Another factor complementing recency bias is the progressive impact of a constant force. Mariano Rivera was one of the greatest pitchers in the history of baseball—the first player ever to be elected unanimously to the Hall of Fame, the moment he was eligible. A big reason was his cut fastball, which came at batters in the mid-90s and seemed to break sharply just before it got to the plate, making it very hard to hit. The physical forces acting on the ball, however—gravity and spin—were constant, and a graphic trace of Rivera’s pitch’s trajectory shows that it curved continuously from the moment it left his hand. So why did batters think it fell off a cliff at the end? Because at first, the ball’s divergence from a straight-line path was so minimal it was almost invisible. Only by the last stretch of the pitch, when the ball had moved a few inches off true, did batters notice it wasn’t going straight—by which point it was too late to adjust their reflexes and hit it. The break accumulated constantly but not linearly; its effects were much more obvious later than earlier, for both physical and optical reasons.
Something similar has been happening with American politics. Its recent sharp downward turn has been caused not by a new force that only recently appeared, but by the accumulating impact of decades of constant decline. In their book The Upswing, Robert Putnam and Shailyn Romney Garrett document the steady deterioration in public life from the 1960s on: “Between the mid-1960s and today—by scores of hard measures along multiple dimensions—we have been experiencing declining economic equality, the deterioration of compromise in the public square, a fraying social fabric, and a descent into cultural narcissism.” As the trends continued, their effects gradually cumulated and became ever more pronounced and obvious. And so, looking backwards from our vantage point today, society seems to have broken sharply downward out of nowhere—just like Rivera’s cutter.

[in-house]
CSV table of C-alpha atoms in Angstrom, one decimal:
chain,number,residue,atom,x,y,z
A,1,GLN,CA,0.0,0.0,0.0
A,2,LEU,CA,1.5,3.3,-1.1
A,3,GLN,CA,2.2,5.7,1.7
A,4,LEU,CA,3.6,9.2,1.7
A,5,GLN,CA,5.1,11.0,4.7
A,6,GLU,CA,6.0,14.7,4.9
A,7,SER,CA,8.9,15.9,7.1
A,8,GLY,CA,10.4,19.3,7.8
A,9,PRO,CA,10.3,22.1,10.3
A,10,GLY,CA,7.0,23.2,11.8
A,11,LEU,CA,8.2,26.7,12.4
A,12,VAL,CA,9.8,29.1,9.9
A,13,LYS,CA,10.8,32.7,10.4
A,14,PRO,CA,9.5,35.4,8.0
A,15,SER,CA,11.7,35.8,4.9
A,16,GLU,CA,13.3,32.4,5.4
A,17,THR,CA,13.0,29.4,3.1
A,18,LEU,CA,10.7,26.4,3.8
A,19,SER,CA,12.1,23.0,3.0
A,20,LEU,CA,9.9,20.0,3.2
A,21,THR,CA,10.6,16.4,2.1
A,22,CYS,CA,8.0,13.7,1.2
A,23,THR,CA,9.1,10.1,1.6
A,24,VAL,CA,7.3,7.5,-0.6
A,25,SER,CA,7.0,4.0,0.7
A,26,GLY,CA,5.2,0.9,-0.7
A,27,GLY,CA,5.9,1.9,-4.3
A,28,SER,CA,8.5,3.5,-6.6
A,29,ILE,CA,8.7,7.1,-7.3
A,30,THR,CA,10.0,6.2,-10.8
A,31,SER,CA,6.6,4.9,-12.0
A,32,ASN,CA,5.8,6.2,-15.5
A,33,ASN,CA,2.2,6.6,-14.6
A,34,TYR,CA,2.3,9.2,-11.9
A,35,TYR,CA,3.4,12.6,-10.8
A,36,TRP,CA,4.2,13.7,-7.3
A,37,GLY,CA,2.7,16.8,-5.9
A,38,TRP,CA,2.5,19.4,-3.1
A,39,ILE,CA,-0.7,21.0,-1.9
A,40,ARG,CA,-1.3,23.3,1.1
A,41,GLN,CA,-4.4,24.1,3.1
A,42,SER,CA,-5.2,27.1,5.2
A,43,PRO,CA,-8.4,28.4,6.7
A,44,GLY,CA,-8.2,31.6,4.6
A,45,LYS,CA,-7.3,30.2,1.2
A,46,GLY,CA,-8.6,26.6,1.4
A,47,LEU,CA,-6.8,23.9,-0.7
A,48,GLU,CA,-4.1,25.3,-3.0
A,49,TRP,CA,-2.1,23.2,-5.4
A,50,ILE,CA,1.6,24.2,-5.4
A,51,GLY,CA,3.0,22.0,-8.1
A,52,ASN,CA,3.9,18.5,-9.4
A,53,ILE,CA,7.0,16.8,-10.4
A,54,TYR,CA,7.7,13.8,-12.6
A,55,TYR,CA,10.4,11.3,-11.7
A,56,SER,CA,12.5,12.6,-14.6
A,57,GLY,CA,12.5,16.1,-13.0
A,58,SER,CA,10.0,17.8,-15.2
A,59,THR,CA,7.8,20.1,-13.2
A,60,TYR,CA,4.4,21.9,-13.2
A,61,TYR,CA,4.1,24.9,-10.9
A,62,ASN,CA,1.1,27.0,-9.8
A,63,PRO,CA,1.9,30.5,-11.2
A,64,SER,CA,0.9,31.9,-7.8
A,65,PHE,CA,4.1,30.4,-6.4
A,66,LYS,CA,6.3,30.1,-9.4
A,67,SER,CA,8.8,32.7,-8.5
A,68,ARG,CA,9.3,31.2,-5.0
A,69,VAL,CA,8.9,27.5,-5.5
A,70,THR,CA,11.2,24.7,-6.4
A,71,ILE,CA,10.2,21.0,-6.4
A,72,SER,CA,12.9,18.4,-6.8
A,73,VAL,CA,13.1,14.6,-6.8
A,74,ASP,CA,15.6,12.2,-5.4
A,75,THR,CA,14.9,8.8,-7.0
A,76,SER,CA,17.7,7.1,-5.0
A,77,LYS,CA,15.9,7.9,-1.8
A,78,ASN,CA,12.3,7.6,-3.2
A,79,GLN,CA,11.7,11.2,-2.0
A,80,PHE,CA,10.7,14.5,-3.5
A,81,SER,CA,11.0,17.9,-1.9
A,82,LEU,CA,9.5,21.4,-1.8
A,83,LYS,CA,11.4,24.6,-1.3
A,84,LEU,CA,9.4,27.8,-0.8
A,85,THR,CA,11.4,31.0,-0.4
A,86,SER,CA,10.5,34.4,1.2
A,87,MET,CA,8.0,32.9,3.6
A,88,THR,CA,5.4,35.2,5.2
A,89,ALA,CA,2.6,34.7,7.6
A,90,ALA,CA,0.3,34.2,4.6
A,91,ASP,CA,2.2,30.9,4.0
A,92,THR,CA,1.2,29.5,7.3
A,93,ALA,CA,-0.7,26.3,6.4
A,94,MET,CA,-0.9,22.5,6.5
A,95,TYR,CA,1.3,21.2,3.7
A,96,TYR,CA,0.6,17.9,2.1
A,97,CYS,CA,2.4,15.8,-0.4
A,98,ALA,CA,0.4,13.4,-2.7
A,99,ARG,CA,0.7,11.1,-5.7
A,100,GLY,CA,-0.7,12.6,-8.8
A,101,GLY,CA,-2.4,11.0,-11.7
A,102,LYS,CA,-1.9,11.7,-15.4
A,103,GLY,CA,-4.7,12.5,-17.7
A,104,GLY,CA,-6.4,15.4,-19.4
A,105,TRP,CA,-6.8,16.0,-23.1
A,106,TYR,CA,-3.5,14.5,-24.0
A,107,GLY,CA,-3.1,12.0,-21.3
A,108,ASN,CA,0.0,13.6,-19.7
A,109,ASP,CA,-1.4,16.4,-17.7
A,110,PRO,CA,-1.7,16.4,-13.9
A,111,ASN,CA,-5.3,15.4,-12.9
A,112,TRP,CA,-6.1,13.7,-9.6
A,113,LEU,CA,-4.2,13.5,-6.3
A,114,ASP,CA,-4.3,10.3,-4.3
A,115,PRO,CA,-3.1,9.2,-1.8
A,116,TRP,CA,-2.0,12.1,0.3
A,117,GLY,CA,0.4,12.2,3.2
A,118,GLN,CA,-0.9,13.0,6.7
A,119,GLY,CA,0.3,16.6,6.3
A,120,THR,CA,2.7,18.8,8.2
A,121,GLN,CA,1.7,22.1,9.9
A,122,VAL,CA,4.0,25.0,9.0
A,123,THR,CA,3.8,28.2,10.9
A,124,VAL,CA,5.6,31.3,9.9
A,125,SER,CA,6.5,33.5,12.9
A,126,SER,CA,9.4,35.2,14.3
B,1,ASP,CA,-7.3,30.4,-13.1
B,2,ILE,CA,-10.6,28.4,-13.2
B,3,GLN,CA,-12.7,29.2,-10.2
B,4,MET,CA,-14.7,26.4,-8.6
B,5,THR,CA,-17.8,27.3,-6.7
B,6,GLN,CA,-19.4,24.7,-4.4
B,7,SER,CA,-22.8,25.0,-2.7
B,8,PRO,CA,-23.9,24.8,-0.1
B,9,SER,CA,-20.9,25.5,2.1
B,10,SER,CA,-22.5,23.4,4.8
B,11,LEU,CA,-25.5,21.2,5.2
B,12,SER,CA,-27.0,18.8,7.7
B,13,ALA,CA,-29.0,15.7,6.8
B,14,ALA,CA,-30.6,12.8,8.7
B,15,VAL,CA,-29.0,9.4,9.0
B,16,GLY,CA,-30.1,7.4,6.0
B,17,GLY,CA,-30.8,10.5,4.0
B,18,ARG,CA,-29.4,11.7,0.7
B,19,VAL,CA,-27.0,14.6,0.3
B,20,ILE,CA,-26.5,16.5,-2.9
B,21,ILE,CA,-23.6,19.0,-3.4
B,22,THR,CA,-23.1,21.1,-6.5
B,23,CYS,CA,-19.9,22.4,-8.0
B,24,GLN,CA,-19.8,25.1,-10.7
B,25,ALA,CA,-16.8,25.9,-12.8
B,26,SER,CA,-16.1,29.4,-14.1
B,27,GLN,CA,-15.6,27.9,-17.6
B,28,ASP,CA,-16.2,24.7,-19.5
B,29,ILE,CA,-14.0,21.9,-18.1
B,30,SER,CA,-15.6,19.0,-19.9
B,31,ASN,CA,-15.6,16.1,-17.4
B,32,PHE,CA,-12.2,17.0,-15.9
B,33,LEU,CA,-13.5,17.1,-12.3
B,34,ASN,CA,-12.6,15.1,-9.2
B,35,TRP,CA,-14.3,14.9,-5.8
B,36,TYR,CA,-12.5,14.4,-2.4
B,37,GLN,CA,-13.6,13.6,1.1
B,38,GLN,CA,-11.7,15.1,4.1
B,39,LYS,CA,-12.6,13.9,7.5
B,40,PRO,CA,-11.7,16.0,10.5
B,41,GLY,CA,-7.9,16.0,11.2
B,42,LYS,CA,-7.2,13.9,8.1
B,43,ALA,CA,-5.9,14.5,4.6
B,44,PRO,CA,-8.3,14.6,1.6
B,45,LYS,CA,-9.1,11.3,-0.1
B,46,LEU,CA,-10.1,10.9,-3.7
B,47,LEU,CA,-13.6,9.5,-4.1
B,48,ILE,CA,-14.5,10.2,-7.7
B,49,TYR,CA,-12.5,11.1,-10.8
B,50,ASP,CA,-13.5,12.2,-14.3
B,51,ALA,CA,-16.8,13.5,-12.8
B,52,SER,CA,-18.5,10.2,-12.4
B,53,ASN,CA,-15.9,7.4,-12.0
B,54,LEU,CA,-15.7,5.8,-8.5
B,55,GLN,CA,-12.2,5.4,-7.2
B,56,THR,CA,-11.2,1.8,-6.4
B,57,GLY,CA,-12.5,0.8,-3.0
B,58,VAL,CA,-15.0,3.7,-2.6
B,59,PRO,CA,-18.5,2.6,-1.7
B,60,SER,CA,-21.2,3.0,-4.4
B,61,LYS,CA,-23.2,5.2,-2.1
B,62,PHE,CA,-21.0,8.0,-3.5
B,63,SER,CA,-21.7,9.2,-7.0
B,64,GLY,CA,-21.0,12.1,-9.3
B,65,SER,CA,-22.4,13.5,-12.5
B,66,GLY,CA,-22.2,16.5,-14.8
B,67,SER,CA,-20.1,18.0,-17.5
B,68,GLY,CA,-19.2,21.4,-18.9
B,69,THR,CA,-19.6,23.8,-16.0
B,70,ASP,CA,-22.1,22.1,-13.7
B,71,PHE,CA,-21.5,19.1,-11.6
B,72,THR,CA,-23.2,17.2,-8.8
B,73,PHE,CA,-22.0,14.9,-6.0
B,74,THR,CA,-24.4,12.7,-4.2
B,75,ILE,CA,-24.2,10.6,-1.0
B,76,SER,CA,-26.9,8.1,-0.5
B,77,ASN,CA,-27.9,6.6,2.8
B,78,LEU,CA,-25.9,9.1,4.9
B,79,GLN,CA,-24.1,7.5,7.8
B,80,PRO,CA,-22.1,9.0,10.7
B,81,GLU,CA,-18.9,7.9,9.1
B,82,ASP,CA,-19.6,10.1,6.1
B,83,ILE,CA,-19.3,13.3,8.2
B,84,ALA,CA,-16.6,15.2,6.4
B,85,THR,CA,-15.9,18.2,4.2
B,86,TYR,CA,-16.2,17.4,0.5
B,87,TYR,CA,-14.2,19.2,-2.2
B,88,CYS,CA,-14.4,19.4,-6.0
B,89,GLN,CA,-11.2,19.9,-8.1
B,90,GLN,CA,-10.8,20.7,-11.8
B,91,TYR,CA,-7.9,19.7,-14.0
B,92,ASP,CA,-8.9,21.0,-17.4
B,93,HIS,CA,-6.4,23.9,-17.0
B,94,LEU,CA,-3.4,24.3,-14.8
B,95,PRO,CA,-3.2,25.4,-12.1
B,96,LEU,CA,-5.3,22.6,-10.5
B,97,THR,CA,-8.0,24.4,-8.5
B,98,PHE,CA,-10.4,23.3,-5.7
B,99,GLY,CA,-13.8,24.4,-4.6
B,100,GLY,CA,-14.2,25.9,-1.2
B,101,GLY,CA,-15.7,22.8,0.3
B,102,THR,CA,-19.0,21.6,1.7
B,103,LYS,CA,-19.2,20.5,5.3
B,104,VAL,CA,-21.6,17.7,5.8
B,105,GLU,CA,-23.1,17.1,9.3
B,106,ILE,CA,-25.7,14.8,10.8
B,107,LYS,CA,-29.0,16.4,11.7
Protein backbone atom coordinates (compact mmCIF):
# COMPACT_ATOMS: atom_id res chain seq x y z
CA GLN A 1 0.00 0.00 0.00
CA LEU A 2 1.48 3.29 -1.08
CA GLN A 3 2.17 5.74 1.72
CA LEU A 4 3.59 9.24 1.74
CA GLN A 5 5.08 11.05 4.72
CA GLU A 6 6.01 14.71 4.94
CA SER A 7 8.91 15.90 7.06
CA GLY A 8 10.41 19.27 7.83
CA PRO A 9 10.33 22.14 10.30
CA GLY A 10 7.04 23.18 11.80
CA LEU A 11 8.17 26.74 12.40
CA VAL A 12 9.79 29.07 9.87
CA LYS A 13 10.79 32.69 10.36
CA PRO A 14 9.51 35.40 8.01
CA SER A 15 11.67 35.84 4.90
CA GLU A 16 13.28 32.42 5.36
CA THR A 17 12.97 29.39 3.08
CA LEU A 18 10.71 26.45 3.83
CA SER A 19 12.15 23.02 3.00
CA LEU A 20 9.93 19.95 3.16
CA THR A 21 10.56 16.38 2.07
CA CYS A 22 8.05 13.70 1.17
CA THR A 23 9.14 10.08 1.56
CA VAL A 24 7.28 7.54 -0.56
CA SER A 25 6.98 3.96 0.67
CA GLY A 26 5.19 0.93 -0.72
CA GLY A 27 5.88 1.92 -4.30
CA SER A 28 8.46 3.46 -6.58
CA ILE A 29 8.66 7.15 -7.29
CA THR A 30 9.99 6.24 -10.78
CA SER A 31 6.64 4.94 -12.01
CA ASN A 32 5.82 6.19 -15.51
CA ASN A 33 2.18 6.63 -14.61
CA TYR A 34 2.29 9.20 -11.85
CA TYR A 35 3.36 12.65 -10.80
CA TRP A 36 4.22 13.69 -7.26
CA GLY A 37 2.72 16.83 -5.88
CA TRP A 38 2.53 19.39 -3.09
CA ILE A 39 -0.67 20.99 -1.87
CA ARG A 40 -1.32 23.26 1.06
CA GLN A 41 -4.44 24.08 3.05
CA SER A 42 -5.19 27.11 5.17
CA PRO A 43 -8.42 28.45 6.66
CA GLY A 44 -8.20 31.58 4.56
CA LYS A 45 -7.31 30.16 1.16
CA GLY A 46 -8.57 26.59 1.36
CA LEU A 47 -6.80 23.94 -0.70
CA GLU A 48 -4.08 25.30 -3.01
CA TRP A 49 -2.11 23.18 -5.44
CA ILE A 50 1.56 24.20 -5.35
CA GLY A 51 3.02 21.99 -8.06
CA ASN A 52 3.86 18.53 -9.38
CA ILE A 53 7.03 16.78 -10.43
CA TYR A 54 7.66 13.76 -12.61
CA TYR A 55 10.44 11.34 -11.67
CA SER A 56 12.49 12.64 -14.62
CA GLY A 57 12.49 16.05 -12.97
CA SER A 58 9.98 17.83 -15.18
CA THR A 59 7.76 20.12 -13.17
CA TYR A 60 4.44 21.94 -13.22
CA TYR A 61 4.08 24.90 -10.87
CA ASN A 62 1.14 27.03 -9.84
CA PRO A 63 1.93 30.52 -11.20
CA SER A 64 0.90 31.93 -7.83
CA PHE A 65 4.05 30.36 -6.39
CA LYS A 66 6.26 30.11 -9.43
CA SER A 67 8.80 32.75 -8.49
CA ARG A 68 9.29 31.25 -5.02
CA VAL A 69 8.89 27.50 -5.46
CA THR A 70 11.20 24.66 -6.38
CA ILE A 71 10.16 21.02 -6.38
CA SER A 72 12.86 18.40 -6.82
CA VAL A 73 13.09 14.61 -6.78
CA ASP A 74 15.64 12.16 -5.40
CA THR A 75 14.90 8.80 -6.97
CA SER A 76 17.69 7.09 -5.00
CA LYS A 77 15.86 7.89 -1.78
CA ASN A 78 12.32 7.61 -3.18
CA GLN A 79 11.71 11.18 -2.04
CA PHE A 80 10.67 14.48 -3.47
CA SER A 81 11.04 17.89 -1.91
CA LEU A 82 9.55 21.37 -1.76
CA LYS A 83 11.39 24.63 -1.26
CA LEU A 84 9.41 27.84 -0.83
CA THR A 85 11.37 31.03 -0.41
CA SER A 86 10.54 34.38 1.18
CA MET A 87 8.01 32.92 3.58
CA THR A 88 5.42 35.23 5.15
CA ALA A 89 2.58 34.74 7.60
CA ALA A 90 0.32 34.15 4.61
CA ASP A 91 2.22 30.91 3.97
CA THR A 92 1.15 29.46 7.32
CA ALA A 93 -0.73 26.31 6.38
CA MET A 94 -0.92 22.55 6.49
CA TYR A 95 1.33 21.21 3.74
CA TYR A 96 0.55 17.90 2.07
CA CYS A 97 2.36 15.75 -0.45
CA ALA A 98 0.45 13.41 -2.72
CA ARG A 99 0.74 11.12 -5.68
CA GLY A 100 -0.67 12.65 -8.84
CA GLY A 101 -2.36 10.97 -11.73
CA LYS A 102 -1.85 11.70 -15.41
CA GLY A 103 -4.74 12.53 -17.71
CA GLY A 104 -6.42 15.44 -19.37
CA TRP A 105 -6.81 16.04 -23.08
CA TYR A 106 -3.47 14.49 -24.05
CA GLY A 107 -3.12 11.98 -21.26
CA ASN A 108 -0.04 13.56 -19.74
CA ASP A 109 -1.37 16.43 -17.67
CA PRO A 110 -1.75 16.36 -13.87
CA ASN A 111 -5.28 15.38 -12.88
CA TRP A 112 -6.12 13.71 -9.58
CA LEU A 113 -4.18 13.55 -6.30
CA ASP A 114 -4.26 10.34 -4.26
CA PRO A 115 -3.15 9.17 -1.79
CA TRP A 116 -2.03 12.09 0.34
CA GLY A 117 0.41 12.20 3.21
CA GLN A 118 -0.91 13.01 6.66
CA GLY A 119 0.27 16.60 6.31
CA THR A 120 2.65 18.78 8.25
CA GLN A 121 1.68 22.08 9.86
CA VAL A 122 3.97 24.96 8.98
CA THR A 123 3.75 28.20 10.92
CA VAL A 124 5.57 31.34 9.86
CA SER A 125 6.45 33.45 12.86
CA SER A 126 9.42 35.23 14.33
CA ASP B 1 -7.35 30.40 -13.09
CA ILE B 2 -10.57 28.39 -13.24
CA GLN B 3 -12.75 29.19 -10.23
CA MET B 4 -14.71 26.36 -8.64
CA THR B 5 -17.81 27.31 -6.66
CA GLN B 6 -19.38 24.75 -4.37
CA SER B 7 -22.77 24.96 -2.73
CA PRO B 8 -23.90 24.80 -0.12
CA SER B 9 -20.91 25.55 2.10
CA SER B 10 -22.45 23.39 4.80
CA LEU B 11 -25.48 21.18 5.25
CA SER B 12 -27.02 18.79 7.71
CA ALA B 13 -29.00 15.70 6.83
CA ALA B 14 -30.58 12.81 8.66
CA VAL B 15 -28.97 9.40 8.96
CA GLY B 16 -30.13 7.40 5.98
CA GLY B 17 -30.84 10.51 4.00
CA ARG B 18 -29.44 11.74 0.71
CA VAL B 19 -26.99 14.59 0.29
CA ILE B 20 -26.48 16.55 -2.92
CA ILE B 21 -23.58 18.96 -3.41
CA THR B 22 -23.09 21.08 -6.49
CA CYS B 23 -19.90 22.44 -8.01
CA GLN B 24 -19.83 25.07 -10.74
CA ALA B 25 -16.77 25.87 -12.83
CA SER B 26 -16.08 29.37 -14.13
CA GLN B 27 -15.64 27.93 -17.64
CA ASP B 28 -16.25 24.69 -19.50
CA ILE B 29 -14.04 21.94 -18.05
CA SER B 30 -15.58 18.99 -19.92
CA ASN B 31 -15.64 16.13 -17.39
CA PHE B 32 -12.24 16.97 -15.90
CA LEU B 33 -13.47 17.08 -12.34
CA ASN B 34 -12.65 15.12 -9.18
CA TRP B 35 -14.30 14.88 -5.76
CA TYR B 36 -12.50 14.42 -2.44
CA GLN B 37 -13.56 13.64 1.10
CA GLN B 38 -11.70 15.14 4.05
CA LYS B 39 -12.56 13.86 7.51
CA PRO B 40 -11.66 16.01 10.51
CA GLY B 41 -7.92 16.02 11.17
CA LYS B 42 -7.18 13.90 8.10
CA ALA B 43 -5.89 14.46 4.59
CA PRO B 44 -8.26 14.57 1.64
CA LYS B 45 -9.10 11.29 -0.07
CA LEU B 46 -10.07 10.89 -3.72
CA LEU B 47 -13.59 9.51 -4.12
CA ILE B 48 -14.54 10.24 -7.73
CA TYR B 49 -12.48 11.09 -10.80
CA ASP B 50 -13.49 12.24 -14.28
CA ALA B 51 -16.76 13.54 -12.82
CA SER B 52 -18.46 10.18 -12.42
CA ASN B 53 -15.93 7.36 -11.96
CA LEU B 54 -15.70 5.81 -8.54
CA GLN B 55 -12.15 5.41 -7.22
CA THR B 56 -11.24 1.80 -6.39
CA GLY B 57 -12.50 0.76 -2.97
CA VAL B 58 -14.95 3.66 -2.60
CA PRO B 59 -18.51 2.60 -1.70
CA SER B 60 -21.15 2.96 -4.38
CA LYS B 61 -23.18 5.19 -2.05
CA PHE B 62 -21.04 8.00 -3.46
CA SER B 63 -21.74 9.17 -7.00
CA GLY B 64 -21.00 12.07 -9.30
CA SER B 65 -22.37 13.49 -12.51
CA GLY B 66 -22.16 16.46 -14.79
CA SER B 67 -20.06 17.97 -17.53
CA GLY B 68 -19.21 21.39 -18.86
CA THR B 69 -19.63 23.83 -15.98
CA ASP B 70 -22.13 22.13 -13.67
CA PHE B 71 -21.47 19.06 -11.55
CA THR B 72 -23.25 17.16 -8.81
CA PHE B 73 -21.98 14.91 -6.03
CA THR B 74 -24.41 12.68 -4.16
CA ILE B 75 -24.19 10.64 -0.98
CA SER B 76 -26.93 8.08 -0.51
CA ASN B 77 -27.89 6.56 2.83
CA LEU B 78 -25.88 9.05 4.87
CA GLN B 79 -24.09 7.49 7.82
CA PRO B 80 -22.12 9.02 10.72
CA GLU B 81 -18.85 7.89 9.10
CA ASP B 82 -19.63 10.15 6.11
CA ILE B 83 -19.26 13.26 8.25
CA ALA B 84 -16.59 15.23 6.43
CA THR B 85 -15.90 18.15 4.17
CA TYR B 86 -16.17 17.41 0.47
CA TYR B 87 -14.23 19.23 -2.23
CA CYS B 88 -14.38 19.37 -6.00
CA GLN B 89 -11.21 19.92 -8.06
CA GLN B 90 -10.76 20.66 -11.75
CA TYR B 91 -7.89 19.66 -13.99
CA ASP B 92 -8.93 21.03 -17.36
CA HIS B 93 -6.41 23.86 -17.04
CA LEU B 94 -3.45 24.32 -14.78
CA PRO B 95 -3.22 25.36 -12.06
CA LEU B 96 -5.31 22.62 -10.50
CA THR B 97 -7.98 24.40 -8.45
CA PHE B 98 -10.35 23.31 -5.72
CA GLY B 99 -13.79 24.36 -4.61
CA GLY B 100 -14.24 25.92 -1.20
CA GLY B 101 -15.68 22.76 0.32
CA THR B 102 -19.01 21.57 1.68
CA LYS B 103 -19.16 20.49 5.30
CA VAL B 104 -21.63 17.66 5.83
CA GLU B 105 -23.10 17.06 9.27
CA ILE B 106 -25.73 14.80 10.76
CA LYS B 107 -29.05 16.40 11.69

However misplaced, the hoopla over social media’s malign influence is hardly surprising, because every advance in modern communications technology has been greeted with a comparable storm of negative publicity and apocalyptic predictions. In 1964, Marshall McLuhan was writing this: “Our Western values, built on the written word, have already been considerably affected by the electric media of telephone, radio, and tv…. Electric speed mixes the cultures of history with the dregs of industrial marketeers, the nonliterate with the semiliterate and the postliterate. Mental breakdown of varying degrees is the very common result of uprooting and inundation with new information and endless new patterns of information.” He continued, “Archimedes once said, ‘Give me a place to stand and I will move the world.’ Today he would have pointed to our electric media and said, ‘I will stand on your eyes, your ears, your nerves, and your brain, and the world will move in any tempo or pattern I choose.’ We have leased these ‘places to stand’ to private corporations.”